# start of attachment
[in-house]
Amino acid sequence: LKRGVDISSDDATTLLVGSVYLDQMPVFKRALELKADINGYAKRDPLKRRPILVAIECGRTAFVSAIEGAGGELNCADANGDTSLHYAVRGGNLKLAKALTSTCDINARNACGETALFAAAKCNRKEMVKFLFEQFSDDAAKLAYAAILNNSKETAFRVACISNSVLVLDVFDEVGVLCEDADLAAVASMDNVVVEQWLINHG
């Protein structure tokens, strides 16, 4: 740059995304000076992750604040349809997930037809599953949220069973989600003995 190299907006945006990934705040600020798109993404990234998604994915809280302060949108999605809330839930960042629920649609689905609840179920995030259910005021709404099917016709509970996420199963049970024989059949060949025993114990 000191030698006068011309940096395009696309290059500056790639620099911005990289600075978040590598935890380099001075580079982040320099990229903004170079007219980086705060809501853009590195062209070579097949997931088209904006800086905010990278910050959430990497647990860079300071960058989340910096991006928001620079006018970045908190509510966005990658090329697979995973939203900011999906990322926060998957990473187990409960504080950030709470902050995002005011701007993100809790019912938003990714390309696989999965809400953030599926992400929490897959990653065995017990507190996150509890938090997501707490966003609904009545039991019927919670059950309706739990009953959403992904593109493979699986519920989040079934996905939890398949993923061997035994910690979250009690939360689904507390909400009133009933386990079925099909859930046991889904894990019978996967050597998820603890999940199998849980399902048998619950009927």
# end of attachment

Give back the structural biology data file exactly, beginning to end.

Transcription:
[in-house]
Amino acid sequence: LKRGVDISSDDATTLLVGSVYLDQMPVFKRALELKADINGYAKRDPLKRRPILVAIECGRTAFVSAIEGAGGELNCADANGDTSLHYAVRGGNLKLAKALTSTCDINARNACGETALFAAAKCNRKEMVKFLFEQFSDDAAKLAYAAILNNSKETAFRVACISNSVLVLDVFDEVGVLCEDADLAAVASMDNVVVEQWLINHG
């Protein structure tokens, strides 16, 4: 740059995304000076992750604040349809997930037809599953949220069973989600003995 190299907006945006990934705040600020798109993404990234998604994915809280302060949108999605809330839930960042629920649609689905609840179920995030259910005021709404099917016709509970996420199963049970024989059949060949025993114990 000191030698006068011309940096395009696309290059500056790639620099911005990289600075978040590598935890380099001075580079982040320099990229903004170079007219980086705060809501853009590195062209070579097949997931088209904006800086905010990278910050959430990497647990860079300071960058989340910096991006928001620079006018970045908190509510966005990658090329697979995973939203900011999906990322926060998957990473187990409960504080950030709470902050995002005011701007993100809790019912938003990714390309696989999965809400953030599926992400929490897959990653065995017990507190996150509890938090997501707490966003609904009545039991019927919670059950309706739990009953959403992904593109493979699986519920989040079934996905939890398949993923061997035994910690979250009690939360689904507390909400009133009933386990079925099909859930046991889904894990019978996967050597998820603890999940199998849980399902048998619950009927």